Mercosur versus ALBA?

In his comment piece, "Should Venezuela have entered Mercosur?" (GLW #682), Raul Bassi emphasises the incapacity of Mercosur — the "Common Market of the South" set up in 1991 between Argentina, Brazil, Paraguay and Uruguay — to "truly confront US domination" of South America. He argued that Venezuela's decision to join Mercosur is a "blow" to the Bolivarian Alternative for the Americas (ALBA).

At the July 4 public ceremony in Caracas at which Chavez signed the protocols for Venezuela's admission to full membership of Mercosur, he stated that "it is important to remember that Mercosur was born in the era of neoliberalism and it was born as a simple treaty of free trade".

By contrast, ALBA arose out of the developing Venezuelan socialist revolution, in alliance with socialist Cuba. ALBA sets as its primary aim not "free trade" but the elimination of poverty and other major social problems in Latin America.

Unlike Mercosur, ALBA agreements — which have been put into effect between revolutionary Venezuela and socialist Cuba — explicitly prioritise social needs over corporate profits.

So why would Venezuela on the one hand, promote ALBA, and on the other, join Mercosur?

Venezuela has entered Mercosur because this trade bloc expresses a certain opposition to US imperialism's agenda in Latin America — however partial and contradictory — through its member-states opposition to the US Free Trade Area of the Americas (FTAA) project. Venezuela has joined Mercosur in order to strengthen that opposition.

Of course, as Bassi notes, Mercosur operates within "the rules of capitalist profitability, competition and guarantees for capital". But the Venezuelan government is challenging these — both through the ALBA project and through its joining Mercosur. For instance, at a March 14 press conference held jointly in Caracas with Uruguayan President Tabare Vazquez, Chavez argued that "Mercosur will either transform itself, or it will be on the same path as the CAN, the Community of Andean Nations — a project wounded to death".

In a speech made in December, Chavez argued: "We need a Mercosur that prioritises social concerns, we need a Mercosur that every day moves farther away from the old elitist corporate models of integration that look for ... financial profits, but forget about workers, children, life, and human dignity."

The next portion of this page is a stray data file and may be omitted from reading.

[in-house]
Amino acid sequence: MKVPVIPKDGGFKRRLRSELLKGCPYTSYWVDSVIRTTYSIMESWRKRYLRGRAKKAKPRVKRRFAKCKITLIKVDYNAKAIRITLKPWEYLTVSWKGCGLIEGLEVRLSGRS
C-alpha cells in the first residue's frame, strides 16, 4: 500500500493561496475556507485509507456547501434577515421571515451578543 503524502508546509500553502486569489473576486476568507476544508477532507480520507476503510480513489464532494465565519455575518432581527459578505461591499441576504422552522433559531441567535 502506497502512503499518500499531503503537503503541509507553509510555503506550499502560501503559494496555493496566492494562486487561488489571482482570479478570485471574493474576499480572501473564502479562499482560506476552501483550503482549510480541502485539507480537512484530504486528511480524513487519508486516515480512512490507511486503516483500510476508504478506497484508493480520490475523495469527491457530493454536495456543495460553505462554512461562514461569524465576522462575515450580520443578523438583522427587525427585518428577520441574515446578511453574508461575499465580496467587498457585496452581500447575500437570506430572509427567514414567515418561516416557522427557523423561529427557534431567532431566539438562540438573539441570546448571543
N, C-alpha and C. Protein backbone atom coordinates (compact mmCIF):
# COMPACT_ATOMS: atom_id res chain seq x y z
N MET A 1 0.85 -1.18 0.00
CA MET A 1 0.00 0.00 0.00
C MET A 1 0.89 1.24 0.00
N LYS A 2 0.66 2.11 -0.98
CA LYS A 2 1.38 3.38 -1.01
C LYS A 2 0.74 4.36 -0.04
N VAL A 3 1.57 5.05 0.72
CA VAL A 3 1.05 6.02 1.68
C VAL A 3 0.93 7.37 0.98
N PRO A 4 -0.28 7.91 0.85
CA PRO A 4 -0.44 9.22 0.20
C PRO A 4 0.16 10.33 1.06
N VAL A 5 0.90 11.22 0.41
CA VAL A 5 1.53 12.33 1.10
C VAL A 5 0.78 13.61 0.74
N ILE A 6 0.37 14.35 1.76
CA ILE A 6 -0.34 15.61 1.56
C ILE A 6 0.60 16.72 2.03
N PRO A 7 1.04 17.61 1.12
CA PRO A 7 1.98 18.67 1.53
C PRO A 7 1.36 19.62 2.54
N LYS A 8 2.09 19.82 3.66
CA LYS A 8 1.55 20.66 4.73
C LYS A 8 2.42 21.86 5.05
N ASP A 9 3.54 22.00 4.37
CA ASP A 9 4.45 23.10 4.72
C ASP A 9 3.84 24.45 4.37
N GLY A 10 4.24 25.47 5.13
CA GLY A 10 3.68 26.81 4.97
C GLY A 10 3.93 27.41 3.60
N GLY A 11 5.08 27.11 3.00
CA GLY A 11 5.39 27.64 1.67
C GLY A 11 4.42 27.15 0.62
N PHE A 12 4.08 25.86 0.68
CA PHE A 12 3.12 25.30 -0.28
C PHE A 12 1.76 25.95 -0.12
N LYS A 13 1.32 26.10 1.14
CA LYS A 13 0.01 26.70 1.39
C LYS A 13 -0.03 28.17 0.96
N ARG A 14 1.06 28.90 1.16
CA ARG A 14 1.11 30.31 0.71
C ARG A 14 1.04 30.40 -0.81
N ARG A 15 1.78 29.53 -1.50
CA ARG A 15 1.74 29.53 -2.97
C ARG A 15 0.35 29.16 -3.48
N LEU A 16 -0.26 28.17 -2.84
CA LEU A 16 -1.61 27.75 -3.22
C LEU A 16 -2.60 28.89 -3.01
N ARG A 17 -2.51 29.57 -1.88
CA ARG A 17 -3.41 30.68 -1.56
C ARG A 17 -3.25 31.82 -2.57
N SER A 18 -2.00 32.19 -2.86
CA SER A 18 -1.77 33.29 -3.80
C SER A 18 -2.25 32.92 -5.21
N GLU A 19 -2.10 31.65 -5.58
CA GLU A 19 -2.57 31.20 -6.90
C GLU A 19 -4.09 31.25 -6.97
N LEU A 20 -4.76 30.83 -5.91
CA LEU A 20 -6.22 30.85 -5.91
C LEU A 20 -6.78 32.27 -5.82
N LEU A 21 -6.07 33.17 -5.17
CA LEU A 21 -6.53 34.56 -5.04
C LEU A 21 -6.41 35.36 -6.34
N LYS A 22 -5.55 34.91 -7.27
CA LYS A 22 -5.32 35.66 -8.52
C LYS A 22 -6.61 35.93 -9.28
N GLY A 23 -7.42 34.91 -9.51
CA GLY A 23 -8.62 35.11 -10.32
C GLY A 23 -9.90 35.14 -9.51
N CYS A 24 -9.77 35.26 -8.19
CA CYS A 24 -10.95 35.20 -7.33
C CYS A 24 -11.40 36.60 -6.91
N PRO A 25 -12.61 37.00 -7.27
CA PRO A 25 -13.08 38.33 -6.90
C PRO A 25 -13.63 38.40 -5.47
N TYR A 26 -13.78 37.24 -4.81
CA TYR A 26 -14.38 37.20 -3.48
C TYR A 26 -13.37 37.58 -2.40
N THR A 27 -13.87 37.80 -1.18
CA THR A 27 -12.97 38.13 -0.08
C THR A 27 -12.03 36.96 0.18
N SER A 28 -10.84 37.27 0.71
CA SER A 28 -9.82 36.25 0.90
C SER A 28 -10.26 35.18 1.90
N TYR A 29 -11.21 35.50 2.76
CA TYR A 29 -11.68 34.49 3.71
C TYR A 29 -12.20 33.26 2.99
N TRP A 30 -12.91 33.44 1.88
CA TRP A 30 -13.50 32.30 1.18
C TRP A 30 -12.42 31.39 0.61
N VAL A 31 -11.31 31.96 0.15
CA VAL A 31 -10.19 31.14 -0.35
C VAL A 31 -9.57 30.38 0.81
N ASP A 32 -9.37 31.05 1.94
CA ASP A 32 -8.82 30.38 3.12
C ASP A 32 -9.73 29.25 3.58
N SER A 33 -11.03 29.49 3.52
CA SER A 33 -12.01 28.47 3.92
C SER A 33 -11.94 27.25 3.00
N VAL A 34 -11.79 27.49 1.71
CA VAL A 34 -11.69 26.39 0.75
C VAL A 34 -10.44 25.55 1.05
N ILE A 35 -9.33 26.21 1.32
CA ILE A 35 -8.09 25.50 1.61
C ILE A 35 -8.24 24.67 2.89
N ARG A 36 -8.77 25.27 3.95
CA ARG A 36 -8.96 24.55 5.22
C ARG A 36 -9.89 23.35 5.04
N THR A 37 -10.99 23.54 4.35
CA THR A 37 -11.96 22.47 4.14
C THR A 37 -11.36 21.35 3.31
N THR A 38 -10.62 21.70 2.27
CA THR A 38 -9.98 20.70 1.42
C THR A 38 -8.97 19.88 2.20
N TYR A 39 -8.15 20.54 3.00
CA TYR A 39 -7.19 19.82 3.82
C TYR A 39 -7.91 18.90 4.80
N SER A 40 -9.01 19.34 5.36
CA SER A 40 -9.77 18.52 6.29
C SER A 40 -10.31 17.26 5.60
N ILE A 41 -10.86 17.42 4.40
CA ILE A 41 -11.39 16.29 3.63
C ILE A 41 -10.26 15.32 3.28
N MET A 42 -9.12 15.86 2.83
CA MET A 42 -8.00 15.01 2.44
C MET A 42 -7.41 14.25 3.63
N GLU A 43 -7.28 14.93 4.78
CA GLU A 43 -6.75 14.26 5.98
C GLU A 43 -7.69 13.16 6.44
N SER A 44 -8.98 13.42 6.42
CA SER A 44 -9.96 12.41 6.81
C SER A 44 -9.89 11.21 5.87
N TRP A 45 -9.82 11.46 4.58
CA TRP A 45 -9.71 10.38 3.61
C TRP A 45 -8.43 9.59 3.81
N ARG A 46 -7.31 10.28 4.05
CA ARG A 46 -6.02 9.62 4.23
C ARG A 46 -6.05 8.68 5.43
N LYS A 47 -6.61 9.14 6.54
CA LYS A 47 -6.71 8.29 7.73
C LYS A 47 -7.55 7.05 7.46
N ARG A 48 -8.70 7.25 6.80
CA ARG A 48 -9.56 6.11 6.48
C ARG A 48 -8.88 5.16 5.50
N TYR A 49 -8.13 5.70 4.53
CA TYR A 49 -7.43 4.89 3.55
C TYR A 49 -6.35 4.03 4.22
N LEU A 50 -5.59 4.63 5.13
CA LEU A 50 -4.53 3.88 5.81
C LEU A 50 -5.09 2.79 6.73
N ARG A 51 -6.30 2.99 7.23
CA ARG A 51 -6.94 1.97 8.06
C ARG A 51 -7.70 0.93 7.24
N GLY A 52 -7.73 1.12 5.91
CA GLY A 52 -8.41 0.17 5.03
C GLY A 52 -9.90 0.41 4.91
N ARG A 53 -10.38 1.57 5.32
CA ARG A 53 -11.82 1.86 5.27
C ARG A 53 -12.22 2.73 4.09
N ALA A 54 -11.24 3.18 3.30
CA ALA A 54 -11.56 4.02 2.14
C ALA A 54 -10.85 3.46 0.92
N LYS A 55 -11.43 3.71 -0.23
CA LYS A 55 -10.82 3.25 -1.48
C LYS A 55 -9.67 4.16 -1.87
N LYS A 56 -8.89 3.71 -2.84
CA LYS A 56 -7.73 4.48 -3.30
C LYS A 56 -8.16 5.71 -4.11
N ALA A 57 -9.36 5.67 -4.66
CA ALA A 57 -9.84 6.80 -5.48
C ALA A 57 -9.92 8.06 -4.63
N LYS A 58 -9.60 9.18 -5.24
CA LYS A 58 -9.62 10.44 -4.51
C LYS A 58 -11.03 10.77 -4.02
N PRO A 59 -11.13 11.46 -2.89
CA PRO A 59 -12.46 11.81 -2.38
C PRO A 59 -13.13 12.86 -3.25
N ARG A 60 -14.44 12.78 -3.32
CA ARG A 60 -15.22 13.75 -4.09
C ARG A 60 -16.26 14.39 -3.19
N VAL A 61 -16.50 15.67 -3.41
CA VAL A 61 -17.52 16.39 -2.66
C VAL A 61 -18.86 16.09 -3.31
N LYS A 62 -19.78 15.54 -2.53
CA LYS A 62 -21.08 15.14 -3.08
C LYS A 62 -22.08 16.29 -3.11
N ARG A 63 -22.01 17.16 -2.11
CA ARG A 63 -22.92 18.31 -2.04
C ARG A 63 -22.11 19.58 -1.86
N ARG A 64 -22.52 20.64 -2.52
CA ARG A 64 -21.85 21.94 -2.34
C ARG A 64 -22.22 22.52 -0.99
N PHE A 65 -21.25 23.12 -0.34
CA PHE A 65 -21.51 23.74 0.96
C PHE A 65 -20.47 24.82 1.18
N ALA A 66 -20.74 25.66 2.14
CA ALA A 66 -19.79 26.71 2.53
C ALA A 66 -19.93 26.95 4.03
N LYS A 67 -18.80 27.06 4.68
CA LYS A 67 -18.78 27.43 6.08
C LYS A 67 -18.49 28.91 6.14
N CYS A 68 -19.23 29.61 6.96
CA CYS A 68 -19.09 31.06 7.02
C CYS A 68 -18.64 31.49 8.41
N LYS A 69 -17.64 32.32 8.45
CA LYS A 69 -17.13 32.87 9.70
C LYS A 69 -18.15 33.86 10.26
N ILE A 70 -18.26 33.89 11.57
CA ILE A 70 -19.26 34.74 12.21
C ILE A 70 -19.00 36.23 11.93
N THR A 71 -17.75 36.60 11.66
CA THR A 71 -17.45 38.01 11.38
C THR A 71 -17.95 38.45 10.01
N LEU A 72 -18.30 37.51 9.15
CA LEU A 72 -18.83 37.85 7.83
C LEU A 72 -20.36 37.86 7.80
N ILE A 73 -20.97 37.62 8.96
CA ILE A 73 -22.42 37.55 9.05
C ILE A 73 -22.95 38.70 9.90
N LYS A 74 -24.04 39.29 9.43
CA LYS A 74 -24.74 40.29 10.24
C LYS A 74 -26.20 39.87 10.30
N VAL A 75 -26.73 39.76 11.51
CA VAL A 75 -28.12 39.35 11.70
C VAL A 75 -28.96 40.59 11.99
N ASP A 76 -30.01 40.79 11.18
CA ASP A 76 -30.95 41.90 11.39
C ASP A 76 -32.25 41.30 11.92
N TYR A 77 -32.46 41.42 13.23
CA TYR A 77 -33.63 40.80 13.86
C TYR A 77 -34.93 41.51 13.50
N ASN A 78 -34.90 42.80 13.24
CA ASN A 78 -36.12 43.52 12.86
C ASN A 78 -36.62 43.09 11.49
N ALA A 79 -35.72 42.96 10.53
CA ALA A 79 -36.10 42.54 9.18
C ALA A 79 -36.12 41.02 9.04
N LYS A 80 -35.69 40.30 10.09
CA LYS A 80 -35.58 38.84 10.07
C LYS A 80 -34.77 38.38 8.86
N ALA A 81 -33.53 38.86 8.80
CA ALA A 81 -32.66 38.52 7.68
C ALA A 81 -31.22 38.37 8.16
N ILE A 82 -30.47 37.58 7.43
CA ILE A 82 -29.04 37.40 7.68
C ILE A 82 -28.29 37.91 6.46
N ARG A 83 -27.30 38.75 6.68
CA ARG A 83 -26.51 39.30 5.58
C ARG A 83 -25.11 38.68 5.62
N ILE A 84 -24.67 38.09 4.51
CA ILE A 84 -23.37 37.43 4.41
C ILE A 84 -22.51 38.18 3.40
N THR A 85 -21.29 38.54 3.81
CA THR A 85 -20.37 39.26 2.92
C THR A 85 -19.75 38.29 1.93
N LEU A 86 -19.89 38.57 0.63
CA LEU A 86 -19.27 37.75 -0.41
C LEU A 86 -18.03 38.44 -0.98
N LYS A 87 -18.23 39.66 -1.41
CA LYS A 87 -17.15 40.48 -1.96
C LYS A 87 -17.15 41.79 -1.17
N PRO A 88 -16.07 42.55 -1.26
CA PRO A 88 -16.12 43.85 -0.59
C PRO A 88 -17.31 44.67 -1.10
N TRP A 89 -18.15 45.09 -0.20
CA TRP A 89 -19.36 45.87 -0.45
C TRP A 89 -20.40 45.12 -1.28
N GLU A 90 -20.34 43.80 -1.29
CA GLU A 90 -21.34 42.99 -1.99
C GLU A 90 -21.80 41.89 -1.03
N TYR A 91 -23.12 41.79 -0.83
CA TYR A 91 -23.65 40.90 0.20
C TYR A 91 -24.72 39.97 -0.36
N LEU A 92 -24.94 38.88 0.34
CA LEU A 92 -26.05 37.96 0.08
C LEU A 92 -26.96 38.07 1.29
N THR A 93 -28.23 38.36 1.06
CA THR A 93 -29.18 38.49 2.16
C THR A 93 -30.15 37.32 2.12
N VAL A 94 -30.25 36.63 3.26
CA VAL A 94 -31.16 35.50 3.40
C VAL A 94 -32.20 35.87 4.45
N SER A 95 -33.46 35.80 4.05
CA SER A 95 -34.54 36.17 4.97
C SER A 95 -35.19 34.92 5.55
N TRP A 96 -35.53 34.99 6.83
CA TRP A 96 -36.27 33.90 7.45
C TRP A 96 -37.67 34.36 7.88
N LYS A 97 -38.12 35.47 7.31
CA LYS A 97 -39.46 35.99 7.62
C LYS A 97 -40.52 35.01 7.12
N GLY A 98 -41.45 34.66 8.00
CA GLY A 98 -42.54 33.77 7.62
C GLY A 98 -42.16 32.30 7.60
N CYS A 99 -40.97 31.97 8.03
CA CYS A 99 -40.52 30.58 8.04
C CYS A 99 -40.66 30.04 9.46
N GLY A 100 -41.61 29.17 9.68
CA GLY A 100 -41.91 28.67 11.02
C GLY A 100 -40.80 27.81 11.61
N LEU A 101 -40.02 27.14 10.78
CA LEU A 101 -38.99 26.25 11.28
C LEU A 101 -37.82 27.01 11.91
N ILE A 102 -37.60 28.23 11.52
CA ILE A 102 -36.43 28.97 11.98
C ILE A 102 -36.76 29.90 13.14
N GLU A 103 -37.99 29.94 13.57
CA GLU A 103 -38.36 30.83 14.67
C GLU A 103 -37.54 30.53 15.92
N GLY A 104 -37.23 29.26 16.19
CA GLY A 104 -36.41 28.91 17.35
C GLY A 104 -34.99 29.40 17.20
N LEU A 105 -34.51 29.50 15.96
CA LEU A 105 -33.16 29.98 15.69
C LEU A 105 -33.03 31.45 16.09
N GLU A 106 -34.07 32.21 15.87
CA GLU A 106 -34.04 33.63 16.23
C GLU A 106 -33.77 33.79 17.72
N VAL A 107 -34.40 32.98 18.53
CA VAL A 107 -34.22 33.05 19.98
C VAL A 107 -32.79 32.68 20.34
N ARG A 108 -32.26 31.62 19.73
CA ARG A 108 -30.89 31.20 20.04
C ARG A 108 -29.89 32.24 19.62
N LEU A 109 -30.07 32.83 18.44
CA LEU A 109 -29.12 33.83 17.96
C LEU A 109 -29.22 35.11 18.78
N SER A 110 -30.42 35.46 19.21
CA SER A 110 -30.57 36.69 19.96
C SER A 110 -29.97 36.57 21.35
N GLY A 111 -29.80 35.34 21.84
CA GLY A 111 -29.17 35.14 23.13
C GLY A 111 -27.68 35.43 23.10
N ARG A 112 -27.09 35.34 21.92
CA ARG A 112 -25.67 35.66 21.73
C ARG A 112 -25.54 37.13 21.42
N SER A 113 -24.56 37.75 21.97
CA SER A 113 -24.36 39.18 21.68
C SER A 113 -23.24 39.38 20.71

Rather than being a "blow" to the ALBA project, Venezuela's entry into Mercosur is clearly aimed at defending and promoting this anti-capitalist project.

Yes, Mercosur is dominated by capitalist governments and as long as this is the case, the Chavez government will no doubt have to make certain concessions to them.

However, Chavez is also operating in a context of a continent-wide social rebellion against neoliberalism, an enormously increased mass pressure on elected capitalist political leaders to defy US imperialism's policy agenda and the consolidation of governmental power by anti-capitalist revolutionaries in Venezuela itself (and now the opening up of a similar process in Bolivia, an associate member of Mercosur).

Bassi argues that Brazil and Argentina have supported Venezuela's entry into Mercosur to "stop, or at least reduce" Chavez's political influence in the region. If this is the case, the plan seems to be backfiring. Not only has Chavez been the centre of media attention at every recent Mercosur gathering, he also invited his key ally, Cuban President Fidel Castro, to address the 30th summit of Mercosur. Castro used this platform to list the achievements of ALBA as examples of what the Mercosur bloc should aim for.

Contrary to Bassi's thesis, it seems that the capitalist governments of Argentina and Brazil have welcomed Venezuela into Mercosur in order to strengthen their position vis-a-vis US imperialism and its push for the FTAA, which would further strengthen the position of US imperialism at the expense of Argentinian and Brazilian capitalists. The revolutionary governments of Cuba and Venezuela are taking advantage of this intra-capitalist contradiction to win a wider hearing for their ALBA project among the Latin American masses.

Their approach to Mercosur is in no way a "blow" to the ALBA project, but a tactic to help promote it. It is an example of how revolutionary working people's governments intervene in different forums to try to promote an international anti-imperialist united front with other Third World nations — nations where the working people have not yet succeeded in overthrowing their capitalist political leaders.

As Ricardo Alarcon, the president of Cuba's national legislature, pointed out in an interview earlier this year: "Now, more countries are expressing opposition [to imperialist policies in the region]. This creates the potential for a broad front against imperialism, even where there are differences... Where a national bourgeoisie has been willing to assert its interests against imperialism it is important to take advantage of this contradiction to attempt to advance anti-imperialist policies."


 

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